“Me?” The truth was he didn’t know. Was it worth saying anything? They probably wouldn’t see each other for months after today. Maybe years. Then again, maybe that was exactly why he should’ve said something. Jeez, was he actually feeling nervous? She’d leave and he’d go back to his darling wife, what did it matter?
“You were saying something about –”
“Ah, yes. That.” He ruffled his hair sheepishly. Vigoroth tilted his head in confusion. What was it about this girl less than half his Trainer’s size that had him all flustered? Great, now he was losing face with his pokémon, too. Norman dropped a sigh that said ‘here goes nothing’. “Look, May, I just thought you should know that –”
“A storm’s coming,” shouted a new voice.
May and Norman jumped like a couple of criminals caught colluding; even though they hadn’t been engaging in any licentious behaviour (this time), their recent history had Norman paranoid about anyone seeing them together, lest rumours began stirring the sleeping public towards the truth.
Their heads swivelled towards the gate-crasher, a gangly boy leaning in the archway, arms folded across his chest, one foot on the door, the self-assured posture of someone who thought they owned the place. If he had been anyone other than May’s little brother, Norman would’ve kicked the scrawny teenager off his doorstep with the warning never to return until he developed some manners. The Petalburg Gym Leader, who actually did own the place, had a subdued reaction to the interruption, helped by the relief it had been someone harmless as opposed to someone like his wife.
“What the- Max?” May didn’t sound impressed by her brother’s timing either. He frustrated her burning desire to hear what Norman had to say. “Did you follow me here?”
Max walked into the Gym and right past her question. “I thought we were supposed to meet at home?”
“We are, duh. That’s where we both live, Max. Thought I’d mentioned I had to say bye to a few friends first.”
It was at this point Norman began to suspect Max held some sort of resentment towards him, probably inherited from the poison his mother fed him after their nasty break-up. While May had matured to consider things didn’t always work out between adults for one reason or another, Max hadn’t learned to apply his own thinking to the circumstances.
Still, his loyalty to his mother was commendable, if not a little disheartening. Norman might’ve broken up with Caroline, but not with her kids. He still saw them as his own in some ways. The good rapport he’d built with May had been strong enough to survive the separation (her schoolgirl crush on him might’ve fed into it, too) and he’d hoped it would be the same when he re-united with Max. Well, nope. Not even a little bit.
The youngster scanned him head to toe and back again, disdain in his eyes every inch he observed, as though a tall stack of Copperajah manure had been stood beside him. “Him? He’s a friend?”
“I- I- I mean, he’s –”
“Mom said not to talk to him anymore, May.”
“I know what Mom said,” May bit back.
“Then why are you –”
“Mom and Dad’s problems have nothing to do with us, Max!”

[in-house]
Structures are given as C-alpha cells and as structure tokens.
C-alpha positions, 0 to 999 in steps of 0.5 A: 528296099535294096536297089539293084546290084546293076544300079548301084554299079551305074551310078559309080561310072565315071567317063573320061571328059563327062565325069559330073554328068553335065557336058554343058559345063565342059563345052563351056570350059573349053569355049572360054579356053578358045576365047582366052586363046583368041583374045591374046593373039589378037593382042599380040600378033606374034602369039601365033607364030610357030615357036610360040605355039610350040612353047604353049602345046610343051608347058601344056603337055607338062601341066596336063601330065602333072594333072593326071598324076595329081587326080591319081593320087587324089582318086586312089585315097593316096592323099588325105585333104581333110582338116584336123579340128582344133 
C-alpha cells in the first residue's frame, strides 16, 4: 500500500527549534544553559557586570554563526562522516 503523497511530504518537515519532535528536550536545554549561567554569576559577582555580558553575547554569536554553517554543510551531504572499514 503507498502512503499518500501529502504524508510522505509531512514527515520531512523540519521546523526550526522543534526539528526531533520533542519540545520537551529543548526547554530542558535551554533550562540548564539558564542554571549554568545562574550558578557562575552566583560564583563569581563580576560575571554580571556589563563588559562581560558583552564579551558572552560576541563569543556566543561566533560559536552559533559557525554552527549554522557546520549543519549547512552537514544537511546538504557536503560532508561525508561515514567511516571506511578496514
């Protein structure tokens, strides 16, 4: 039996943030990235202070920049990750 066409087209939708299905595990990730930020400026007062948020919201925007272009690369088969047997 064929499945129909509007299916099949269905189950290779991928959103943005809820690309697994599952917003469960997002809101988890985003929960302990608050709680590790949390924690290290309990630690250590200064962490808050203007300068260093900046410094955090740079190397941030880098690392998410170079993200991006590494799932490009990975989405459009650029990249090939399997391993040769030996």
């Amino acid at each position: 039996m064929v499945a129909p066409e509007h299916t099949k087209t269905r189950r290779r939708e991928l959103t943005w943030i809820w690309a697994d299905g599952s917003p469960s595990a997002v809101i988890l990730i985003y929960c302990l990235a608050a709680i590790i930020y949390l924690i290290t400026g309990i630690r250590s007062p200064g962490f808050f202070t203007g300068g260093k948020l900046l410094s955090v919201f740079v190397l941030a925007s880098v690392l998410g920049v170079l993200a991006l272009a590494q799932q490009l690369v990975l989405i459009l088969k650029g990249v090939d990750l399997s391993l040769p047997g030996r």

He baulked. So did Norman on the sidelines. “He’s not our dad.”
May rubbed her forehead while hiding embarrassment behind her hand. “I know,” she said softly. “I meant Mom and Norman, obviously. Point is – you know what? Forget it. I’m going home.” She picked up her shopping bags. “I’m sorry about this, Norman.”
“Don’t be!” said the Gym Leader. Watching the siblings bicker took him back in time, a noise he never realised filled the house until he heard it no more. He rarely got involved, rarely had to; the kids never stayed at odds for too long. Besides, being the focal point of their conflict, Norman didn’t have the privilege to speak without coming across as bias. May was better off walking away. This threesome of clashing emotions would not be settled in one sit-down in the middle of his Gym. “I appreciate you coming to say goodbye. Farewell. I wish you the best of success on your travels.”
May nodded then took her leave.
He and Max continued staring out the open doors after she left, a hostile silence thickening the air between them.
“I don’t want you anywhere near her.” Max refused to give him the courtesy of eye contact as he issued the cold words. “You’ve done enough damage to our family.”
The kid was not completely wrong but Norman wanted to believe there was still room in his heart for forgiveness. “Look, Max, I don’t know what I ever did to –”
“You know exactly what you did. And I do, too.”
Norman furrowed his brow at the bespectacled boy, who still wouldn’t look at him. Just what exactly was he intimating?
“That’s right,” Max said, as though he could hear the confusion straddling Norman’s silence. “I know what you and May got up to in your little ‘Secret Base’.”
What…?! But how could he –
“And I have proof of the whole thing. Down to the second.”
No! He had to be bluffing. But how else would he know about his private pad? And that May had been there? Norman wiped his face from the brow down, but the single hand movement could not wash away the shock and terror bulging his eyes to their fullest. With a frog in his throat, he croaked, “How?”
“That doesn’t matter. What matters is I have solid evidence. I saw it happen with my own eyes, too. You’re lucky the whole world hasn’t. But, if you so much as breathe the same air as my sister again, that’s all going to change.”
Norman saw it happening all at once: the Gym’s walls crumbling all around him, the Balance Badge dissolving like ash between his digits, the gold vanishing from his ring finger, his name taken off the Pokémon League’s official Gym Membership register, every hard-earned title stricken from his record, his Trainer’s license card cut in half with giant scissors, all his possessions crammed into one box and dumped alongside the curb that now became his home…